Photo: Here I was out with a group of teenagers at an urban park in Toronto, in 2020 (at a time when groups of up to 25 could meet outside, as a result of the COVID-19 pandemic). We had just planted about 100 plants in an area beside the path, and had found some dead wood to try to make a barrier between the path and the planted area. (Photo copyright Tyler J. Bateman).
Most broadly, my research aims to bring a sociological perspective to understanding instances of environmental destruction and instances of environmental stewardship. My objectives are to bring environmental sociology into dialogue with mainstream sociology, conservation biology, Indigenous teachers, and interdisciplinary studies of mental health. I use mixed methods.
How people come to care about nature and the social structures that allow care for nature to exist I am working with groups who provide nature-based education to children, teenagers, and adults, asking about the role of these groups in helping people feel connected to and cultivating care for nature. I am also studying the life histories of naturalists to see how naturalists narrate their trajectory of caring about the natural world.
Indigenous Sovereignty and Being in Right Relations I see Indigenous ways of relating to nature as critical for reorienting how governments and much of the public thinks and acts toward nature. It is critical to listen to Indigenous scholars, teachers, and others to know details of the history of violence that Canada and other states are based upon and to learn how settlers can best act in solidarity with Indigenous people. I aim to nest my work about caring about nature in the history of Indigenous-settler relations.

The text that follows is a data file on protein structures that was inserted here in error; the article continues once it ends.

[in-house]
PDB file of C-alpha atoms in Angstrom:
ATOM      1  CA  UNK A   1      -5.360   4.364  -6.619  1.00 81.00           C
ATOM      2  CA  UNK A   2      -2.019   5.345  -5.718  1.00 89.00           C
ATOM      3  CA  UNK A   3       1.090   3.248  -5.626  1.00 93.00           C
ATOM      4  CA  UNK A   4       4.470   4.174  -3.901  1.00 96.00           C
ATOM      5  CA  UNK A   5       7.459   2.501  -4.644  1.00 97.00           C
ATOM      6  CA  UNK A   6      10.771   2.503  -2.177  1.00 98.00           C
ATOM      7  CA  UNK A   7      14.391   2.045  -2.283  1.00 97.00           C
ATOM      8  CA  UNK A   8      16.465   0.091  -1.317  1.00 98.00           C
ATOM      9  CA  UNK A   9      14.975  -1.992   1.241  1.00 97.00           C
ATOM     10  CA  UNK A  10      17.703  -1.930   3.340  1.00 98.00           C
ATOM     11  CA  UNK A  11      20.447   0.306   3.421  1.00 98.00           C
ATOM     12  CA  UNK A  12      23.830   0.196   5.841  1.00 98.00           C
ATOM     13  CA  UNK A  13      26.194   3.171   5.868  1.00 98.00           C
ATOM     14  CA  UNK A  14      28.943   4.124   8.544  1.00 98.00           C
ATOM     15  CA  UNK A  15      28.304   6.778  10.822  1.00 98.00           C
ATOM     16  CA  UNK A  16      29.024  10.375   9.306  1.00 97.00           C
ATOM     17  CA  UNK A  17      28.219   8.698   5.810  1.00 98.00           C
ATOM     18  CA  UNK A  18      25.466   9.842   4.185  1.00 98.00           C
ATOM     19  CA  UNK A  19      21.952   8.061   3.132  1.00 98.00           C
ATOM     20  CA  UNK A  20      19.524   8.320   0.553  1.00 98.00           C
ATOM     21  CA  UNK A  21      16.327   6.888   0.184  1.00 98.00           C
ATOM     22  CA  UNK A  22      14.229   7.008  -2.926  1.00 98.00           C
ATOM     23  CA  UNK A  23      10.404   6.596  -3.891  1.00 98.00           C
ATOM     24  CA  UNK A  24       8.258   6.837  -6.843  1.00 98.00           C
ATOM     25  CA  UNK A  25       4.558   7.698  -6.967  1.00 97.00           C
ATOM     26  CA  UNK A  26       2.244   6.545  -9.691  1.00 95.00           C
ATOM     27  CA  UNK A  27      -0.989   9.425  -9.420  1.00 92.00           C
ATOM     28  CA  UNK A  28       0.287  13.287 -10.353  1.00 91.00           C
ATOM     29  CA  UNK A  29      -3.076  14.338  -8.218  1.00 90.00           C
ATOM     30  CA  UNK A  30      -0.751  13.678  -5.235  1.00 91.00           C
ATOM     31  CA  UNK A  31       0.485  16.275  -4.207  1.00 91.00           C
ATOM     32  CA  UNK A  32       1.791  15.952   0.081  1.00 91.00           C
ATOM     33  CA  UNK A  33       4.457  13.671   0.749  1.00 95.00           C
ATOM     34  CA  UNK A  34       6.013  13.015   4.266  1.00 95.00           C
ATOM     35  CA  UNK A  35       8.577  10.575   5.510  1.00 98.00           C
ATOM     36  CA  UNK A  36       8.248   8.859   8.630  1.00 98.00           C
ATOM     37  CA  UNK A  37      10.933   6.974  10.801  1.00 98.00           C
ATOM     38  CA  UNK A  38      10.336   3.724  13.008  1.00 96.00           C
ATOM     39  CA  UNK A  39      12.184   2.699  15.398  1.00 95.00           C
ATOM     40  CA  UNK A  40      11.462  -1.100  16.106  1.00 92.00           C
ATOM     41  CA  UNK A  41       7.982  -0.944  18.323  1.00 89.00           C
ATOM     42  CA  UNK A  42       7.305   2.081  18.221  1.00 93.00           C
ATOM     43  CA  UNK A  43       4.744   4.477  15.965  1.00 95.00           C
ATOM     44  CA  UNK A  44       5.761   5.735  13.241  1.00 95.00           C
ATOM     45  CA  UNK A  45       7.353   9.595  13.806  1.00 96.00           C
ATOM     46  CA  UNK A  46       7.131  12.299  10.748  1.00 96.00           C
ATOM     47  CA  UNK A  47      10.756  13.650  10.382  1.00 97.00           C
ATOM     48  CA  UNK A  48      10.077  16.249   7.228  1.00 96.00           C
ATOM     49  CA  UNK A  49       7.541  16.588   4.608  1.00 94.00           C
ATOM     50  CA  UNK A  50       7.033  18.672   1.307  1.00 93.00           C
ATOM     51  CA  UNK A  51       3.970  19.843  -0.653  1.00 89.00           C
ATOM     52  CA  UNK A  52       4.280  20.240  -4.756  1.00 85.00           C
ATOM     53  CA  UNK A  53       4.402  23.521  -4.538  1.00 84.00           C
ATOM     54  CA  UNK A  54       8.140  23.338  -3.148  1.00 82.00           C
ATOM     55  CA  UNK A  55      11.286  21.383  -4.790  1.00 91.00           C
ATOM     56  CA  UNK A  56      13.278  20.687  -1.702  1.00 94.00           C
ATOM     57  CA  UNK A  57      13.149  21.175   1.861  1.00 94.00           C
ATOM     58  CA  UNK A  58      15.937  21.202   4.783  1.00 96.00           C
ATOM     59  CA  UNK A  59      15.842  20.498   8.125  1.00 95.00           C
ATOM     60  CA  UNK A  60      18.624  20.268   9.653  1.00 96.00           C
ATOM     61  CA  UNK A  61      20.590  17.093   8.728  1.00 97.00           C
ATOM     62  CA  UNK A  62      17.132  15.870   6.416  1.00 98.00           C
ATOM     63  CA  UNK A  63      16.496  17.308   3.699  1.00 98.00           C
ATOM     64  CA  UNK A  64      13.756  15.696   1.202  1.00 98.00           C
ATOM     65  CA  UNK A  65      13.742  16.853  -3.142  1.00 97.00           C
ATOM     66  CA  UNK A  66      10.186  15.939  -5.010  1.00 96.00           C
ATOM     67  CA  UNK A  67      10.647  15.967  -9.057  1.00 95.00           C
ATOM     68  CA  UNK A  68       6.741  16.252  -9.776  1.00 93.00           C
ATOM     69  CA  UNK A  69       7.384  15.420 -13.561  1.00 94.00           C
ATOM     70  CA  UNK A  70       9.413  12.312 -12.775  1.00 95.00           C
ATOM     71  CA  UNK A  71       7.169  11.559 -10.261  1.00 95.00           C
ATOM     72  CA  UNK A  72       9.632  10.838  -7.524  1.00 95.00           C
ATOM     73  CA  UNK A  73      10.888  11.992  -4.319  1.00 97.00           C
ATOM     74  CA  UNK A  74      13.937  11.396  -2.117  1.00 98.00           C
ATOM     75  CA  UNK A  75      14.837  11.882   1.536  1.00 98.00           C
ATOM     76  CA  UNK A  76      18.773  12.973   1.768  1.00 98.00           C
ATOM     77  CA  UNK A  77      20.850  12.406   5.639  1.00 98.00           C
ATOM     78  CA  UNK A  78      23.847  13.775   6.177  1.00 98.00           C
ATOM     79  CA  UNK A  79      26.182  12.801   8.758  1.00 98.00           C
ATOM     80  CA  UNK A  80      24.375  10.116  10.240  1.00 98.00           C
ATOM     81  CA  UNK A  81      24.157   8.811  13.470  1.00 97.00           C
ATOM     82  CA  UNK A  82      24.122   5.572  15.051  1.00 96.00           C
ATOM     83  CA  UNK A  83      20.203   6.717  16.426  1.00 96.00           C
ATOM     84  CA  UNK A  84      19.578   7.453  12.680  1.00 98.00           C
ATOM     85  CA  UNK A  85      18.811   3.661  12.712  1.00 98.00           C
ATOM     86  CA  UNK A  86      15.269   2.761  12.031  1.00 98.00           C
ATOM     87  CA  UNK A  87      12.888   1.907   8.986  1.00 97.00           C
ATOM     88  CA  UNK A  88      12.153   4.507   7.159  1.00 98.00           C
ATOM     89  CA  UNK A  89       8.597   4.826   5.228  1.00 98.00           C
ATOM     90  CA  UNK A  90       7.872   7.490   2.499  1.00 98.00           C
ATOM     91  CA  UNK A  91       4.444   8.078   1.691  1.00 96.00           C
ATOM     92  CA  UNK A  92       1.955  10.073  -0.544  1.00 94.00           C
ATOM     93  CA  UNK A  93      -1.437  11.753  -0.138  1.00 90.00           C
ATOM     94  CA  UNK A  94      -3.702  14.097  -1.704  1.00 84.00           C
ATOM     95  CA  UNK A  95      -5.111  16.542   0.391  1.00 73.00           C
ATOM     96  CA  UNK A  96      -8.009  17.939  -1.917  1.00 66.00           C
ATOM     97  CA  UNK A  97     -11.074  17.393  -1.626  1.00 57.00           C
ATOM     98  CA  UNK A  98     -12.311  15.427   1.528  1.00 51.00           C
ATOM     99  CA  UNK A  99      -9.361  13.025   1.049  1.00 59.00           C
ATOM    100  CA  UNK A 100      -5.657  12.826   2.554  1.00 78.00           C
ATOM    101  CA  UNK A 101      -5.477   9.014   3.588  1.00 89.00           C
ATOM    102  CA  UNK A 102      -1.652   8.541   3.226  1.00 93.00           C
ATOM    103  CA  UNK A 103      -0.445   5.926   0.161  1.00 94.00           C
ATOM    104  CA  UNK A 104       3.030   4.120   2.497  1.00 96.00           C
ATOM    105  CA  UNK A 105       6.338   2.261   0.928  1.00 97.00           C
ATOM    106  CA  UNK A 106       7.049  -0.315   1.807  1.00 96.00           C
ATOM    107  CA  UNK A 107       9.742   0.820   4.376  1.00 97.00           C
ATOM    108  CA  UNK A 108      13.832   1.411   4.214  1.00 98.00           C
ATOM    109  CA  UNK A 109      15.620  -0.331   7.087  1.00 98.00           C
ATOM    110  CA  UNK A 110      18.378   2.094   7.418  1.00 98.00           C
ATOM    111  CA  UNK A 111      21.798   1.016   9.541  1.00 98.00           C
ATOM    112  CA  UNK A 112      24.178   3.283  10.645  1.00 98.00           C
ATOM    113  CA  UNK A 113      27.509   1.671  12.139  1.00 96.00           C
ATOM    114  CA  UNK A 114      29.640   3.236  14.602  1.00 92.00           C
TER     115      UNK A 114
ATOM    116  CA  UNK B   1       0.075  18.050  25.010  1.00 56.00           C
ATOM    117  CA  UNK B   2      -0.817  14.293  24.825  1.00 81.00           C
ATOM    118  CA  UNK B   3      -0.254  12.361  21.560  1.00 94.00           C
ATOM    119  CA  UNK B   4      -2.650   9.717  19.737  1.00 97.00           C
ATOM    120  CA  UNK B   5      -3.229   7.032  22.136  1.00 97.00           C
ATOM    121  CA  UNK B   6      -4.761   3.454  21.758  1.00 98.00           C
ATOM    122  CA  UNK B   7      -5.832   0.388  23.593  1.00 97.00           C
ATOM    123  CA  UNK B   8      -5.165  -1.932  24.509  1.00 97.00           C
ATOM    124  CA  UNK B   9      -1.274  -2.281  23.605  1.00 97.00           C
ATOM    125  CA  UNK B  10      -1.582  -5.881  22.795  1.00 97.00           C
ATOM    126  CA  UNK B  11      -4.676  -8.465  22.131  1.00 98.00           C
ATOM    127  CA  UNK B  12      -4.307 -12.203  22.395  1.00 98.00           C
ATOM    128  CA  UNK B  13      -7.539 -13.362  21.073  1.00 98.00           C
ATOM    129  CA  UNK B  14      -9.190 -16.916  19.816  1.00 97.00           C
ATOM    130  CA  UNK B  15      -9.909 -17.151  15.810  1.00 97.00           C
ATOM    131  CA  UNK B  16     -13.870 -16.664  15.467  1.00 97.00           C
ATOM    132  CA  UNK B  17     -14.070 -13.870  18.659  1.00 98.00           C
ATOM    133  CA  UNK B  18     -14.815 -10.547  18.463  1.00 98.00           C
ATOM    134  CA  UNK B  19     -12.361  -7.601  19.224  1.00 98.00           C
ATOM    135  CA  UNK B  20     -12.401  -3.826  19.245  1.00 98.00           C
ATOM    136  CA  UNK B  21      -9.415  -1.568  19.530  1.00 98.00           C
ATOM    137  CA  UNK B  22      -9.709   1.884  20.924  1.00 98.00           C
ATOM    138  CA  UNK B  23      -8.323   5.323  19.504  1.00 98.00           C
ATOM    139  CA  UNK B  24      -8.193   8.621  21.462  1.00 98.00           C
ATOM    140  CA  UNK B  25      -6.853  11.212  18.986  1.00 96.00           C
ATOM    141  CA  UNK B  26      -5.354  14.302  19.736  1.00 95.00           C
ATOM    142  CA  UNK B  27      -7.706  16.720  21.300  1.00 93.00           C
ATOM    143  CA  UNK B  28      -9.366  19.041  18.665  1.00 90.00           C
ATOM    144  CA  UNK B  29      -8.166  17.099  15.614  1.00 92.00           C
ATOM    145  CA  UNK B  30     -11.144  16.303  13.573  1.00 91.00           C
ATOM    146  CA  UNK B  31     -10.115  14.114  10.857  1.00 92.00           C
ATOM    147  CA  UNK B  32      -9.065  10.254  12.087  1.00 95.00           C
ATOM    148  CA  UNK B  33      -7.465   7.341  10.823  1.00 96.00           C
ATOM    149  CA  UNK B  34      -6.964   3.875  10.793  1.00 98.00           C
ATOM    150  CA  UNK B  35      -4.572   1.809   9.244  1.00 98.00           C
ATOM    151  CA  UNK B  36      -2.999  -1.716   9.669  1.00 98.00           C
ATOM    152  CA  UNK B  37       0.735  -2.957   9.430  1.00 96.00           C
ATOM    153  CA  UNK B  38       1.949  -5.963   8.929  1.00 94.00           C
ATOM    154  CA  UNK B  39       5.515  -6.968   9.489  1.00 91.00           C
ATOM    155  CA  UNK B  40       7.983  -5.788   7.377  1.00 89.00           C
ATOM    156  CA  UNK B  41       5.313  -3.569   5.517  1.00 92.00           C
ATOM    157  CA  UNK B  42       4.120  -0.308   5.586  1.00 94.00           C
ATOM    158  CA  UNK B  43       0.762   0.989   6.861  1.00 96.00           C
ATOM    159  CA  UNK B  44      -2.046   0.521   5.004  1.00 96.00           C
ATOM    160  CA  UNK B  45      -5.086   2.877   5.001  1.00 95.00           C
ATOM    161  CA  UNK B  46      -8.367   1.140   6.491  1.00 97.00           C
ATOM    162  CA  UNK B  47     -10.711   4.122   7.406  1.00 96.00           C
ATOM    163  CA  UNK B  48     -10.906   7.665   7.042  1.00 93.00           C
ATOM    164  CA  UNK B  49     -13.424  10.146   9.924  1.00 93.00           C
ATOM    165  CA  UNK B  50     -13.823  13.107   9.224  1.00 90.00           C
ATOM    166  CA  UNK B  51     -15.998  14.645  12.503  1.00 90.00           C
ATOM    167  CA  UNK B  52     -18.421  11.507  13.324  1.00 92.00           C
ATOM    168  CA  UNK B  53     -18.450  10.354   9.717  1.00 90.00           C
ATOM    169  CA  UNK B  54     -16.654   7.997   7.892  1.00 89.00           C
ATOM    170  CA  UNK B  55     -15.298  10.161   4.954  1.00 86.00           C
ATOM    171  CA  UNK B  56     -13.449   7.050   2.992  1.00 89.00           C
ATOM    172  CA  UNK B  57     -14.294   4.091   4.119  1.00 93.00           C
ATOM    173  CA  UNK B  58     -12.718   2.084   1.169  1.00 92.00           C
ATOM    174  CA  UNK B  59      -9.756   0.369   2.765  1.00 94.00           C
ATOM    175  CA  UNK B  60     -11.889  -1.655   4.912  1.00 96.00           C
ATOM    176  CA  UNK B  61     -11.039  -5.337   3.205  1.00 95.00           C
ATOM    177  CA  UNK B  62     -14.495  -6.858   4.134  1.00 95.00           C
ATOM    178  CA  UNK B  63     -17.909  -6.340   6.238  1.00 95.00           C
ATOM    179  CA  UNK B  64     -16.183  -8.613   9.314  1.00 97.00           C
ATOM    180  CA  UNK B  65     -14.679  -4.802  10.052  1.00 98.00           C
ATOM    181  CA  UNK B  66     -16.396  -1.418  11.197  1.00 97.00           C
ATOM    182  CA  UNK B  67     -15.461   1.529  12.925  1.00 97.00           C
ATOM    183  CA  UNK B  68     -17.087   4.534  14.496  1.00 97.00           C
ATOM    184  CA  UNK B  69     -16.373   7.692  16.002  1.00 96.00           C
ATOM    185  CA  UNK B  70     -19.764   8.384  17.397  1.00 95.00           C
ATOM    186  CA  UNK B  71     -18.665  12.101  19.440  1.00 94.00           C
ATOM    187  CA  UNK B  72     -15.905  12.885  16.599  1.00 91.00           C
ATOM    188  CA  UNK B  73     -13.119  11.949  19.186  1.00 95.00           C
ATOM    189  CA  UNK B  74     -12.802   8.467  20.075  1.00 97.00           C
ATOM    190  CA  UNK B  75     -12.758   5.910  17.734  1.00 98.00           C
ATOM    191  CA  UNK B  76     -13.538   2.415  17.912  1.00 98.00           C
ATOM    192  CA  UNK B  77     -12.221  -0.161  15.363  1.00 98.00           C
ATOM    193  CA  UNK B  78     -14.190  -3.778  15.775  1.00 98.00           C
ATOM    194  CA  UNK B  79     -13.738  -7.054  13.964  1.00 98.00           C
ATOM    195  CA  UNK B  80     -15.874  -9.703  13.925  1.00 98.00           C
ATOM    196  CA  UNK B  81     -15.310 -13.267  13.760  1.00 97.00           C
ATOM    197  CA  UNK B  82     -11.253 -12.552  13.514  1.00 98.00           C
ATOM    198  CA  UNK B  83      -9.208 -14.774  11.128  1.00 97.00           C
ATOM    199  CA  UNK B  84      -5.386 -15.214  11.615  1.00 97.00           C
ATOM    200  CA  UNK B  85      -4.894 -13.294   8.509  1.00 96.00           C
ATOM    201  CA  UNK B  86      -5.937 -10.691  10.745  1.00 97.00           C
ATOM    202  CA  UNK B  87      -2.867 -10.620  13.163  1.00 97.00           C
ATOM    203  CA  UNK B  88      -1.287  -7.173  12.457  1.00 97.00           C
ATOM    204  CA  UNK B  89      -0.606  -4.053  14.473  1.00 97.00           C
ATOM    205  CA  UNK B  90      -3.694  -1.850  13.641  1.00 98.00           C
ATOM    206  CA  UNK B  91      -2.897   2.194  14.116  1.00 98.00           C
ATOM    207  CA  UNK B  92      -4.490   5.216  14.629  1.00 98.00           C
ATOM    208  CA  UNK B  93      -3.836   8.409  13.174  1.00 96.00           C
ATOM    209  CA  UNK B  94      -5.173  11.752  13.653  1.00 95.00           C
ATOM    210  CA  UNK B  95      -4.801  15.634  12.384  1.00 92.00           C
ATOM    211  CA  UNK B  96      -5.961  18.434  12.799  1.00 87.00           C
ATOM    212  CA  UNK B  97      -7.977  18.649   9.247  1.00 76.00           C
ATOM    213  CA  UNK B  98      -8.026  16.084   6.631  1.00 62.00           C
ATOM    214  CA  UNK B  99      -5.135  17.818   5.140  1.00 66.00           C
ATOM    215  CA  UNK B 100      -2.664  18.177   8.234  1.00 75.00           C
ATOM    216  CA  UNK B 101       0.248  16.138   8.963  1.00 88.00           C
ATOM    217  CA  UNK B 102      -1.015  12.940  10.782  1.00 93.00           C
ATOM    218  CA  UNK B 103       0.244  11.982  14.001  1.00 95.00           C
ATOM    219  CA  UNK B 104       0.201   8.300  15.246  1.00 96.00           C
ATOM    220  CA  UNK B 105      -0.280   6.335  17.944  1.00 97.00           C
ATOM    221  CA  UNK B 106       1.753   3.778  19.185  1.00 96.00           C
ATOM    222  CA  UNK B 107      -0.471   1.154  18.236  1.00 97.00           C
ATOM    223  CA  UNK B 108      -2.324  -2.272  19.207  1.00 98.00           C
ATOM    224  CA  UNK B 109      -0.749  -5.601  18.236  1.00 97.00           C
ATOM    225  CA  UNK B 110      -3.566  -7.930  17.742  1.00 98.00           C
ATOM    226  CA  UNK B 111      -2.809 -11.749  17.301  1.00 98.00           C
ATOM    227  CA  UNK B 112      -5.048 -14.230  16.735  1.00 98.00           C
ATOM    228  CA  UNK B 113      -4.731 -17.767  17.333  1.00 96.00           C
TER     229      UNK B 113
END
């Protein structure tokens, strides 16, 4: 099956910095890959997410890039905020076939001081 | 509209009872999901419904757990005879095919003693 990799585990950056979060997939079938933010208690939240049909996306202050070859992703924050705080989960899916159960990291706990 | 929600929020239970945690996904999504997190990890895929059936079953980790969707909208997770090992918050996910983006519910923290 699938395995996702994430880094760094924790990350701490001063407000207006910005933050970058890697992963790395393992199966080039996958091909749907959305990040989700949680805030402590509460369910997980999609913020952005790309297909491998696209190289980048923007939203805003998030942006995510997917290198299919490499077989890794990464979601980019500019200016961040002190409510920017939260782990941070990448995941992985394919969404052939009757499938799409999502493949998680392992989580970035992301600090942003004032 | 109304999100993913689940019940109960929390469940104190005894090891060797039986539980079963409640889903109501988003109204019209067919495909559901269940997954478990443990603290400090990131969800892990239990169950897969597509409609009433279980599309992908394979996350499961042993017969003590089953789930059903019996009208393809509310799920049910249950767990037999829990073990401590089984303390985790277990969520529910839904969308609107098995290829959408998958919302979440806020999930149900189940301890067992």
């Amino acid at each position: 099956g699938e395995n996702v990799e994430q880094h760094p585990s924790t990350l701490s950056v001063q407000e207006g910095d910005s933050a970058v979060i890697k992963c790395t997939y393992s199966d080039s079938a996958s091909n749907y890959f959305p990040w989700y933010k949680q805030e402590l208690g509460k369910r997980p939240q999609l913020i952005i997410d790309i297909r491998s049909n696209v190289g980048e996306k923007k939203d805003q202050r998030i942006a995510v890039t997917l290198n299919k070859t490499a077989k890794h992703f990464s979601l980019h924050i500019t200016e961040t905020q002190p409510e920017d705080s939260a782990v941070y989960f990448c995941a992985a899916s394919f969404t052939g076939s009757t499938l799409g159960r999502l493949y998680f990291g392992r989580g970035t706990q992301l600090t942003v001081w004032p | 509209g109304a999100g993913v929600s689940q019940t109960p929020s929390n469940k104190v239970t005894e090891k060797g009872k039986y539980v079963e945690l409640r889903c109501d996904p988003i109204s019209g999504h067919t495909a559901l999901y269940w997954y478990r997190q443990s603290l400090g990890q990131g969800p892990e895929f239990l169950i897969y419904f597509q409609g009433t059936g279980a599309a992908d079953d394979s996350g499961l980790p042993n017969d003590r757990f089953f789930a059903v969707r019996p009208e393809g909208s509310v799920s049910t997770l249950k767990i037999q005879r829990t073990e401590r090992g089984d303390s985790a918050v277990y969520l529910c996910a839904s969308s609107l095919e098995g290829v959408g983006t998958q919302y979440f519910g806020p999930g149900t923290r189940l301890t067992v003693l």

Mental Health, Social Equity, and Nature I think any movements for environmental sustainability must consider how they link with mental health and social equity. Environmental justice and work about nature's impacts on health inform my work. In this vein, my work is also a dialogue between environmental sociology and interdisciplinary perspectives on mental health (Indigenous thought and action, sociology, psychology, and studies of religious practice such as Stephanie Kaza's work linking Buddhism and sustainability). Naturalists often find enjoyment, meaning, and personal fulfillment in nature, which is one area I focus on in my work about how people come to care about nature.
Invasive/Introduced Species I am currently working with the Global Urban Biological Invasions Consortium (https://www.utsc.utoronto.ca/projects/gubic/) to assess how policies in many cities in different countries address invasive species at the municipal level. I am also exploring how people use and attempt to restrict the proliferation of invasive species in their everyday lives, and how different areas of invasive species are more or less susceptible to invasive species.
Discourses of the meat commodity chain With Shyon Baumann and Josée Johnston (see Publications), I demonstrated how frames related to meat are discussed on blogs and newspapers. This paper builds a theoretical and methodological framework for understanding complex, ambiguous, cultural objects like meat that encompass many benign and risky qualities (also like invasive species, see below). One of the main findings in this article is that in the public discussion of meat, more critical ideas (about climate change, pollution, health, etc.) are present in blogs than in mainstream, for-profit, newspapers.